Democratic candidates play into their personal brands at Liberty and Justice Dinner

Candidates attempted to differentiate themselves from the large Democratic field at the Liberty and Justice Celebration, while Beto O'Rourke announced the end of his campaign.

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Democratic candidates play into their personal brands at Liberty and Justice Dinner

Former Secretary of Housing and Development Julian Castro speaks during the 2019 Liberty and Justice Celebration at the Wells Fargo Arena in Des Moines on Friday, November 1, 2019.

Former Secretary of Housing and Development Julian Castro speaks during the 2019 Liberty and Justice Celebration at the Wells Fargo Arena in Des Moines on Friday, November 1, 2019.

Shivansh Ahuja

Former Secretary of Housing and Development Julian Castro speaks during the 2019 Liberty and Justice Celebration at the Wells Fargo Arena in Des Moines on Friday, November 1, 2019.

Shivansh Ahuja

Shivansh Ahuja

Former Secretary of Housing and Development Julian Castro speaks during the 2019 Liberty and Justice Celebration at the Wells Fargo Arena in Des Moines on Friday, November 1, 2019.

Julia Shanahan, Assistant Politics Editor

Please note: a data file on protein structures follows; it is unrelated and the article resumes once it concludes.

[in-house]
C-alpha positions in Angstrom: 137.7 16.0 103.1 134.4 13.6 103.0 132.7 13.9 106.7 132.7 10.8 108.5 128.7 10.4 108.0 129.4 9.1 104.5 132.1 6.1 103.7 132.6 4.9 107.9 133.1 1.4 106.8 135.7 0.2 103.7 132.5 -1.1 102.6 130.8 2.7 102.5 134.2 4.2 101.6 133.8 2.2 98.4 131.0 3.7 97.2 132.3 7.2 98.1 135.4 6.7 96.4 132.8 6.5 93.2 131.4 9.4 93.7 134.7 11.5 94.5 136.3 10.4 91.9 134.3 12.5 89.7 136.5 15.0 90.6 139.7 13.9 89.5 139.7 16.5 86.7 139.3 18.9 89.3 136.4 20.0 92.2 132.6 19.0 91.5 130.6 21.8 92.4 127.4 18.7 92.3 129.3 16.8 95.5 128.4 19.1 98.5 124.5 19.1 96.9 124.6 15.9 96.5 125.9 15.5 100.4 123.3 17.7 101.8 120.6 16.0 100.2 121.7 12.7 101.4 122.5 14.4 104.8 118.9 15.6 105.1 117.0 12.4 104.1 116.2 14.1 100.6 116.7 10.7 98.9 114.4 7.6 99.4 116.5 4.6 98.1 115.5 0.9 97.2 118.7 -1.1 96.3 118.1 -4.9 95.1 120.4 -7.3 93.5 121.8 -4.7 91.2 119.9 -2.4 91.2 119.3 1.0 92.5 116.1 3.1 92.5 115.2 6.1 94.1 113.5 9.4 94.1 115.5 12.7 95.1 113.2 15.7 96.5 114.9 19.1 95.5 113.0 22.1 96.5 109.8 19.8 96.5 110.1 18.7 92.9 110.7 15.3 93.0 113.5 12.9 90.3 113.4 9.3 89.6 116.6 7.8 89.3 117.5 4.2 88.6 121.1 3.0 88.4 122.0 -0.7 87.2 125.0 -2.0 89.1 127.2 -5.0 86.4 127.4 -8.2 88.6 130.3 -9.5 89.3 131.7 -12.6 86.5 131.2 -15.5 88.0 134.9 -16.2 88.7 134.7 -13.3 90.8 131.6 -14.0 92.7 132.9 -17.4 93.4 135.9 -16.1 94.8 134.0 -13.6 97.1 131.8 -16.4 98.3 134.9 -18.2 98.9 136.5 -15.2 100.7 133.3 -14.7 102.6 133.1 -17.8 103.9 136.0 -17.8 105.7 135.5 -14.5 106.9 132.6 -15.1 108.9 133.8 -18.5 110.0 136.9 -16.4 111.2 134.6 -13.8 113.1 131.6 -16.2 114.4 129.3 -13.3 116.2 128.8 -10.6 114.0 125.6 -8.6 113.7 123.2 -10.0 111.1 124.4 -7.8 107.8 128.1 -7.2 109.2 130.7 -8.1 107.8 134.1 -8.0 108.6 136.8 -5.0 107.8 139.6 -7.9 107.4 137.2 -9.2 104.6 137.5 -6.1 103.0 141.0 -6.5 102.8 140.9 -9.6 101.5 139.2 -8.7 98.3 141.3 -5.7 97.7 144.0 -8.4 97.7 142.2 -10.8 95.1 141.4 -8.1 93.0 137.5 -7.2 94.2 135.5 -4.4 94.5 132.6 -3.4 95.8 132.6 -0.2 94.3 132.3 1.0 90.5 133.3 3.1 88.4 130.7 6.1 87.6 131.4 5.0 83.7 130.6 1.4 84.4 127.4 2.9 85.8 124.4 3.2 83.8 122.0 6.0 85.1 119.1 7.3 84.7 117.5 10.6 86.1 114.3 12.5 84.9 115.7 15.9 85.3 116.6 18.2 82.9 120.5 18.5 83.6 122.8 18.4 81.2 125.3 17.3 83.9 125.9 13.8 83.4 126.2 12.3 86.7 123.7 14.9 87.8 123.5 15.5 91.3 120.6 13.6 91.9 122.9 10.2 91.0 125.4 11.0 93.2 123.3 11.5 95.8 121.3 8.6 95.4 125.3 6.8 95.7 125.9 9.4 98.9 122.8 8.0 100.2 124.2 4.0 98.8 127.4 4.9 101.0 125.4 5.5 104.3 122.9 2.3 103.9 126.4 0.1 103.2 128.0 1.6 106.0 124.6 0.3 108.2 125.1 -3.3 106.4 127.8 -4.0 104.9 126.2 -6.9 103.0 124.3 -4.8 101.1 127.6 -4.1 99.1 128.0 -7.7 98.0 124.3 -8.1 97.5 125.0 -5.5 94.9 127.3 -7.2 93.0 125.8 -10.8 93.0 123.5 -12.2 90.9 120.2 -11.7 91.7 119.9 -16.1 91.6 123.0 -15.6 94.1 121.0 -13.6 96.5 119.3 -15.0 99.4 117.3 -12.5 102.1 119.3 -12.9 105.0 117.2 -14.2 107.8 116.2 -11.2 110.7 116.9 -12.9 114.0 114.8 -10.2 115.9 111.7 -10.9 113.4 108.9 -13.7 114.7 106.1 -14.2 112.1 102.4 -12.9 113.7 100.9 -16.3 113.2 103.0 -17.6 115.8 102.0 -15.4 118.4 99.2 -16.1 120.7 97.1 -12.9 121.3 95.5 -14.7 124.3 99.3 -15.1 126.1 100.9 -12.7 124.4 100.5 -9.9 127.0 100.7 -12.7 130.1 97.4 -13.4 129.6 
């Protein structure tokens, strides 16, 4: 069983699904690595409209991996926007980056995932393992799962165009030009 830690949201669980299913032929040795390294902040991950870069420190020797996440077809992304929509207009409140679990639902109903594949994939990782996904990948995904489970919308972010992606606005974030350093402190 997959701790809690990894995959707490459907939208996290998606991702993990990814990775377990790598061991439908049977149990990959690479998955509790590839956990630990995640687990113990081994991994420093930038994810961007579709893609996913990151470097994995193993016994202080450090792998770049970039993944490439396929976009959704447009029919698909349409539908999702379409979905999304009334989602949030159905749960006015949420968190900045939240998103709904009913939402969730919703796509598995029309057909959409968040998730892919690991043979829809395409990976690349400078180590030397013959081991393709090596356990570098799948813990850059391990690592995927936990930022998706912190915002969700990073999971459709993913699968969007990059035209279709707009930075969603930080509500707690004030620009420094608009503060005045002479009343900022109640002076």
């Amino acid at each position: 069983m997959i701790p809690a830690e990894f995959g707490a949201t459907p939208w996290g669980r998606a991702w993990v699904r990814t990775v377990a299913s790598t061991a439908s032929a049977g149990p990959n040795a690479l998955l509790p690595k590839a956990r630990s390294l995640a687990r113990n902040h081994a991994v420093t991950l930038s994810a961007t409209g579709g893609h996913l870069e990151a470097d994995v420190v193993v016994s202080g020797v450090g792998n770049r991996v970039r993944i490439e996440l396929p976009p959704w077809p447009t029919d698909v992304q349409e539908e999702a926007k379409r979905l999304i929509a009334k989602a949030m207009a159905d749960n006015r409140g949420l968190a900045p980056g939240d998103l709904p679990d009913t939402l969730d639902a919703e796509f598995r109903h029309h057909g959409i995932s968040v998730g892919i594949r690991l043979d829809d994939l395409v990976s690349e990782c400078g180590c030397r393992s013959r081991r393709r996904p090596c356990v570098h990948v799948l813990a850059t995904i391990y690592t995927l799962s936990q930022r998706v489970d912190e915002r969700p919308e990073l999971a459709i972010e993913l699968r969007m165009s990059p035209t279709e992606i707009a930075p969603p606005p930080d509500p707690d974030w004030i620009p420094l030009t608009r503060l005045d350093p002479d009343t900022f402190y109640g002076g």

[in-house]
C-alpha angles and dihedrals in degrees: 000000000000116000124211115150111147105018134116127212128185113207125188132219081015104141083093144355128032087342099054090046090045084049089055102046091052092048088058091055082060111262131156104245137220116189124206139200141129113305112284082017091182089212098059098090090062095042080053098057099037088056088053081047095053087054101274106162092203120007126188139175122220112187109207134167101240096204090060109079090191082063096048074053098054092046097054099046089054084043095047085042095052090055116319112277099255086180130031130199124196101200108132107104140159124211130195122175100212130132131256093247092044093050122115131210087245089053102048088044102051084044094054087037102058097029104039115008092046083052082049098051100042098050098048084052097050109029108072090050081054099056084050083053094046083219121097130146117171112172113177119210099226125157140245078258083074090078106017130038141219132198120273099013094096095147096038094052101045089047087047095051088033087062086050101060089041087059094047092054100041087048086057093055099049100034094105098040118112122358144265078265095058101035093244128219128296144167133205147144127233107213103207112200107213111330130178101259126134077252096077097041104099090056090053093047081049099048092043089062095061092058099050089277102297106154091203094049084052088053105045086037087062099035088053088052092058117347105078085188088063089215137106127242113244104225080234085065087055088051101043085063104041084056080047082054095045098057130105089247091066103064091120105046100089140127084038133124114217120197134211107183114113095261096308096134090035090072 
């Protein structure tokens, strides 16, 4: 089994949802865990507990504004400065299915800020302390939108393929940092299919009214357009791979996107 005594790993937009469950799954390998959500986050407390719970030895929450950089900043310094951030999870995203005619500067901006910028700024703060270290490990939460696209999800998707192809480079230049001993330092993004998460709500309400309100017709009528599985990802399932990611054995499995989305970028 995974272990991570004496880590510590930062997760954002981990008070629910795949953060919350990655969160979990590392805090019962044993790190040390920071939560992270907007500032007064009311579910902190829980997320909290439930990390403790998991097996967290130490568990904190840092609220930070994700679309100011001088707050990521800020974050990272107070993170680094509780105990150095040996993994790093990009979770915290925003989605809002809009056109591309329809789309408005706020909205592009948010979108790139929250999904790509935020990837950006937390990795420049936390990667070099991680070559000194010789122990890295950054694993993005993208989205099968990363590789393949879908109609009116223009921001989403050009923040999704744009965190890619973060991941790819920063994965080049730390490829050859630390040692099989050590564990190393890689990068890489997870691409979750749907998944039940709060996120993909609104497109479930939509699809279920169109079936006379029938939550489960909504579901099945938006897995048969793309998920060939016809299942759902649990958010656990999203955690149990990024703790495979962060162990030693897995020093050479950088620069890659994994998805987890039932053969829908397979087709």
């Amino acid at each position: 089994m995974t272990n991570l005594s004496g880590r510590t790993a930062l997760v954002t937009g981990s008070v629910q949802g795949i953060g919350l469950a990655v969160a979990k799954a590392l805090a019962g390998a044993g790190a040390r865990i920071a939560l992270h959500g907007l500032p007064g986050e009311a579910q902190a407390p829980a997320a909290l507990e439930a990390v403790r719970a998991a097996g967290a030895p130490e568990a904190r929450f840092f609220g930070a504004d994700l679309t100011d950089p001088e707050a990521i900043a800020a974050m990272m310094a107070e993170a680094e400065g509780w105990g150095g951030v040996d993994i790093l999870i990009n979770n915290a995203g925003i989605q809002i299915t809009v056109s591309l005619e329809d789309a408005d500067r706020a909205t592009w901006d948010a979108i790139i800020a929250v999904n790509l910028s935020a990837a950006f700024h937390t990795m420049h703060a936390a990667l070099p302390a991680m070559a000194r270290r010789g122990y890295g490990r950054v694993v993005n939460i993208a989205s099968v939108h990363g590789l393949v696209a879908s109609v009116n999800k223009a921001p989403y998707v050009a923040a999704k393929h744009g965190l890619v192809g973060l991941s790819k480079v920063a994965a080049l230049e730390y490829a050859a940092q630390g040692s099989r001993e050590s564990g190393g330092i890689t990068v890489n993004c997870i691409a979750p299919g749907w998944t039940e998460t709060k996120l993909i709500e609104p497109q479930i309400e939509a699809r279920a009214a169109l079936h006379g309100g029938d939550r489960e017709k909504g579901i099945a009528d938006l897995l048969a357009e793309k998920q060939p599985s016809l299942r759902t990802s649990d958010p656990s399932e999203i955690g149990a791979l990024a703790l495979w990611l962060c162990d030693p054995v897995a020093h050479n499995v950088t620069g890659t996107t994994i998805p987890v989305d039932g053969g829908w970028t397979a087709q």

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Democratic presidential hopefuls played into their personal brands at the largest fundraiser in the Democratic caucus’s history, turning out some of the largest organizing efforts so far with supporters lining the streets of downtown Des Moines as early as 6 a.m.

Texan Beto O’Rourke gave an emotional speech outside the Wells Fargo arena before the Liberty and Justice Celebration announcing his decision to drop out of the 2020 race, echoing his concession speech after losing the 2018 race for a U.S. senate seat from Texas.

“This is a campaign that has prided itself on seeing things clearly, and speaking honestly, and acting decisively,” Beto said to a group of supporters on Friday. “We have to clearly see at this point, that we do not have the means to pursue this campaign successfully.”

Shivansh Ahuja
Former Texas Rep. Beto O’Rourke addresses supporters after dropping his bid for the democratic nomination during the 2019 Liberty and Justice Celebration at the Wells Fargo Arena in Des Moines on Friday, November 1, 2019.